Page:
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Mother abandons baby due to his head shape – four years later, someone knocks on the orphanage door


In the quaint town of Krematorsk, eastern Ukraine, a young boy named Dima Kalekin began his life journey under challenging circumstances.

Born with hydrocephalus, commonly known as “water on the brain,” Dima’s biological parents abandoned him at the hospital, unable to face his condition. This left Dima to navigate his early years in an orphanage for disabled children, where he struggled with basic tasks like eating with utensils and walking.

Despite the orphanage staff’s doubts about his development, Dima proved to be a resilient child, surpassing expectations by surviving and even learning to speak a few words. However, Dima’s life was about to take an unexpected turn when war erupted in eastern Ukraine in 2014.

The orphanage, caught in the conflict zone, had to evacuate, leading Dima and his fellow orphans on a harrowing journey. For a week, they wandered without essential supplies like water, food, or medicine.

Their plight caught the attention of a group of separatists who intervened, bringing the children to the safety of Ukrainian authorities. The children were taken to a hospital in Kharkiv, where the medical staff was moved to tears by their condition. In a desperate bid for help, the doctors contacted a priest to pray for families to adopt these children.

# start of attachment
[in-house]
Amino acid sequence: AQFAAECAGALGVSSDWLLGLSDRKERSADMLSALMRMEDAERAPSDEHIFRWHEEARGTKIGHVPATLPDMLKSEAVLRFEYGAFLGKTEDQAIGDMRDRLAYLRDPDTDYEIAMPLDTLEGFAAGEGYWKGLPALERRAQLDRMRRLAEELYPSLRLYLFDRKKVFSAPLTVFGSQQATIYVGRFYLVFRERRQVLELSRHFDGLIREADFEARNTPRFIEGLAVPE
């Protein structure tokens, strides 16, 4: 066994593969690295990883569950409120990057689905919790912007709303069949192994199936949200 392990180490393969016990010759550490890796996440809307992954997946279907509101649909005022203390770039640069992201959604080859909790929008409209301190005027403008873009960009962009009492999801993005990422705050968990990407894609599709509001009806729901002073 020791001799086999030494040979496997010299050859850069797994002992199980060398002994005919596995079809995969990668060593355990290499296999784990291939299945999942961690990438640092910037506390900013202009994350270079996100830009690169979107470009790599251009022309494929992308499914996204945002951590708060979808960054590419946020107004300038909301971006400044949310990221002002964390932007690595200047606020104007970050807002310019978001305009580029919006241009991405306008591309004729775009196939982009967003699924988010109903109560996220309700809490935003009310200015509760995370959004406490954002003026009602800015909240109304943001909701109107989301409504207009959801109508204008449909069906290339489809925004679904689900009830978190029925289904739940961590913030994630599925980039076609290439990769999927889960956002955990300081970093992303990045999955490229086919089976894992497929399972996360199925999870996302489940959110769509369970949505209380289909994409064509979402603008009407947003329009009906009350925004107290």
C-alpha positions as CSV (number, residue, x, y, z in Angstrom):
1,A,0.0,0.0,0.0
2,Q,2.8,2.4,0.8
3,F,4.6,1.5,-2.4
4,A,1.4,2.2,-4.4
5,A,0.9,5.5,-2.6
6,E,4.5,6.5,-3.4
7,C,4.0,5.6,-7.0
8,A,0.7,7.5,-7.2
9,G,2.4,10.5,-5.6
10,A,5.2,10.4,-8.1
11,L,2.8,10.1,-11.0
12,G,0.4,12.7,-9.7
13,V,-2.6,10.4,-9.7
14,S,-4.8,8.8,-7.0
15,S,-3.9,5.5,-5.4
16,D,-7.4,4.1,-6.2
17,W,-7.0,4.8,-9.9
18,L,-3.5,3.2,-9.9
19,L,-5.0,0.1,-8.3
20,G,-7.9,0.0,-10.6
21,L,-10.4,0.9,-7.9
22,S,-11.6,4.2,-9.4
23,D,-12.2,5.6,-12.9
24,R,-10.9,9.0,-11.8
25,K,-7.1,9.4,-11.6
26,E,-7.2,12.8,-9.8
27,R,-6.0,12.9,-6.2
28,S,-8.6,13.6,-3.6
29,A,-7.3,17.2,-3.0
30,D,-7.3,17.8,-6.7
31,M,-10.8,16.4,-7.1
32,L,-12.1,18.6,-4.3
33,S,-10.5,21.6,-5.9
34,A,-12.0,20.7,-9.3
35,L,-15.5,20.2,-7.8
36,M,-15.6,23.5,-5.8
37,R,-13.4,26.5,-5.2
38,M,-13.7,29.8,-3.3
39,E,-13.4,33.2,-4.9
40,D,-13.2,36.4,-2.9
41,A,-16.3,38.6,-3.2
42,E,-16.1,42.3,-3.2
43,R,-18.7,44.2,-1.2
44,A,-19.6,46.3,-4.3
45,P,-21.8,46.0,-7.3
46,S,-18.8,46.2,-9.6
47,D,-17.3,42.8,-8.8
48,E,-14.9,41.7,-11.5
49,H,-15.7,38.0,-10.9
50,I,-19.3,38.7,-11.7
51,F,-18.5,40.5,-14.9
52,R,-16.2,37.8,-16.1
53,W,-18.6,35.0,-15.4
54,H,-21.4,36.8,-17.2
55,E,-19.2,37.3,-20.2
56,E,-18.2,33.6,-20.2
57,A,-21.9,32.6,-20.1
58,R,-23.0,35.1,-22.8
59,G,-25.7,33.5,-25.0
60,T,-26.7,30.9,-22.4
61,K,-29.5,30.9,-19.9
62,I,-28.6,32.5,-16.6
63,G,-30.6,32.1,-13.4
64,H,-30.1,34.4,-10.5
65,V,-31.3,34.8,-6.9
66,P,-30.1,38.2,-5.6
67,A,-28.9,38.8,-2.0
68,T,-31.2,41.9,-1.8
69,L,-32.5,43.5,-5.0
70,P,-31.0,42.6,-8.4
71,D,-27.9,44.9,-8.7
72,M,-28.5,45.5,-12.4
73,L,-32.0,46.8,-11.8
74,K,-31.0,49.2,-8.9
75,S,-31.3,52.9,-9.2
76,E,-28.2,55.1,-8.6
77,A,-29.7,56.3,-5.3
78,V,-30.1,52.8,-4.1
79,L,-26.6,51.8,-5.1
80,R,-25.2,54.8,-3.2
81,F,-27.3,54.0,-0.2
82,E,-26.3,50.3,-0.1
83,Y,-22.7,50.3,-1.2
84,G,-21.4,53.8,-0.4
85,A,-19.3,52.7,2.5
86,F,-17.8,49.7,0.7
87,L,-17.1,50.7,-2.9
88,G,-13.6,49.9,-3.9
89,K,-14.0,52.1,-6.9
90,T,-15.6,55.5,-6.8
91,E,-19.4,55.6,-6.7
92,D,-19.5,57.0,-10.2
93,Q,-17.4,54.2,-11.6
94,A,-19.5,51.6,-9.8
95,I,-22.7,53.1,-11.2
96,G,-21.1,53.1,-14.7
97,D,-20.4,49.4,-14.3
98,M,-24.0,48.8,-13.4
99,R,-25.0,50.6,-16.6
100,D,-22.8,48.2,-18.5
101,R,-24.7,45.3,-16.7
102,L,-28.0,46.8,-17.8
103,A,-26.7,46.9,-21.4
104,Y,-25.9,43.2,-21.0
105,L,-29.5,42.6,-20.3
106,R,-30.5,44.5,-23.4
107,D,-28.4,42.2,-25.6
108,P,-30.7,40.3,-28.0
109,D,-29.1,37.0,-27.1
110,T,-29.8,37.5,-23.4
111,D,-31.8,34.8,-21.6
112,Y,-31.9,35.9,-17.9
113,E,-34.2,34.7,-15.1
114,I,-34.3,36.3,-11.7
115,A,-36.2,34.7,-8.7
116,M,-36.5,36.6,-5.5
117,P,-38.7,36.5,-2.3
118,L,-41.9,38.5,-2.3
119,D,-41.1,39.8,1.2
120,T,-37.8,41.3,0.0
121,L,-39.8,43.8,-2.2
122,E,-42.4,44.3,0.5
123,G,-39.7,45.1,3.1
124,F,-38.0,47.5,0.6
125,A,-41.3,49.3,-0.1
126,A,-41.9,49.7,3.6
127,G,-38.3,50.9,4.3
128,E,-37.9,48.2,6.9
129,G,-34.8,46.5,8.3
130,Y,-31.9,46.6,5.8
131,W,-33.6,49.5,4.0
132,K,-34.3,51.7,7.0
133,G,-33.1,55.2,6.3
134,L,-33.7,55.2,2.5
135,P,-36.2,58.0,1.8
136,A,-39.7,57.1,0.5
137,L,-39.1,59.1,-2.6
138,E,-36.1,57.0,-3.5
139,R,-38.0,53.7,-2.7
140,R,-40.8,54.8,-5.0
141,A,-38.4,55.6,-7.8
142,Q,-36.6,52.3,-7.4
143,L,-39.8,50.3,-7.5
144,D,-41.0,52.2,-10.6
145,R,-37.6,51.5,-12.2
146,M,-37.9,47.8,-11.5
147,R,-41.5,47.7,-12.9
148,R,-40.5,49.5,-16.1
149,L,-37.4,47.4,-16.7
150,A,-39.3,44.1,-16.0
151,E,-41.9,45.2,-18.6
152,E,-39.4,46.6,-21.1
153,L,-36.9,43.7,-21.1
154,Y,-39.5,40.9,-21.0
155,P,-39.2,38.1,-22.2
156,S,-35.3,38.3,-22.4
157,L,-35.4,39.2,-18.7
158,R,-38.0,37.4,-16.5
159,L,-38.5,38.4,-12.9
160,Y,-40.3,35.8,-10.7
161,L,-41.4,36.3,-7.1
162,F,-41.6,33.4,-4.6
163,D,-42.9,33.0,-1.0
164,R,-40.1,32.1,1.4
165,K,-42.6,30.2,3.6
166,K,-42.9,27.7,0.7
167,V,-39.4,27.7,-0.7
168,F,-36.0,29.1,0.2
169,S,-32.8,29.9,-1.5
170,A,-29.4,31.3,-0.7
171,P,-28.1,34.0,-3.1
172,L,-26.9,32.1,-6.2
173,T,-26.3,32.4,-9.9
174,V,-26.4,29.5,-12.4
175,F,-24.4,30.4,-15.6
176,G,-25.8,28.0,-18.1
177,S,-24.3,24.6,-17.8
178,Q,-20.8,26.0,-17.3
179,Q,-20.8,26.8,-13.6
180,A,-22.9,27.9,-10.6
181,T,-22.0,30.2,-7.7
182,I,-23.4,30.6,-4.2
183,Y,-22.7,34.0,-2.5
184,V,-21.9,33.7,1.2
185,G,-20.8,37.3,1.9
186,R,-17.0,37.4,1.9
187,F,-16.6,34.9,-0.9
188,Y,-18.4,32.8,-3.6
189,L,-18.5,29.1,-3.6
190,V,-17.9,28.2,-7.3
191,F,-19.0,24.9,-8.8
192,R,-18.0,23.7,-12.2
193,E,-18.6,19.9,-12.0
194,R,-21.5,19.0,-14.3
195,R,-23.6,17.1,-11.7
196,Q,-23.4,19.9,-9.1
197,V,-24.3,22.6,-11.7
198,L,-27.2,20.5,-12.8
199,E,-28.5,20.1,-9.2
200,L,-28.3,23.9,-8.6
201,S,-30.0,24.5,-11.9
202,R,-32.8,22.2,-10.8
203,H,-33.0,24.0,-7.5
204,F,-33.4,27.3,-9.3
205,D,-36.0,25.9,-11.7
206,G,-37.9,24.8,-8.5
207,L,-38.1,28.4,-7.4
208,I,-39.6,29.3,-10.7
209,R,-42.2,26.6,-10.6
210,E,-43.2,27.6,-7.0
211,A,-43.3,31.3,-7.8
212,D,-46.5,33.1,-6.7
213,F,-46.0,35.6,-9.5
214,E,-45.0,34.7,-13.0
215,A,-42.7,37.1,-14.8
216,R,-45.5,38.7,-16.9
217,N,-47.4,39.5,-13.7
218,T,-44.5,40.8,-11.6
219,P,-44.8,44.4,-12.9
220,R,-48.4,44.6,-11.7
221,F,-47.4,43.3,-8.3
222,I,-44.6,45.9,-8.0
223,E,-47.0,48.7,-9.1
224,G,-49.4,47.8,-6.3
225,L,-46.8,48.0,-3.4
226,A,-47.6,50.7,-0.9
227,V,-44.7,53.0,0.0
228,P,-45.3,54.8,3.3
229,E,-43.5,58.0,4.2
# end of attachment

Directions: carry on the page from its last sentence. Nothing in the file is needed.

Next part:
Answering these prayers, Ernest and Ruth Chaves from Vermont, USA, who had heard about the conflict and were looking to adopt a child from the region, came forward. Upon meeting Dima, they immediately knew they wanted to bring him into their family. The Chaves, experienced in parenting and adoption processes, quickly completed the necessary formalities, and soon, Dima was on his way to a new life in Vermont.

In Vermont, Dima, renamed Zebediah Chaves, found himself in a loving and supportive environment. The boy, once struggling to survive, began to thrive. His progress was remarkable; he quickly learned to eat with a spoon and started communicating. Within a year, Zebediah was a transformed individual, able to speak, understand both Ukrainian and English, and walk.

American doctors, examining Zebediah, were optimistic about his brain condition, believing he would develop normally. Despite facing several operations ahead, Zebediah’s unyielding spirit and will to live have been a source of inspiration.

Today, his journey from a war-torn region to a nurturing family environment in the United States is not just his story but a narrative of human kindness transcending borders and circumstances. As Zebediah continues to grow and flourish, his future shines brightly, filled with endless possibilities and dreams waiting to be realized.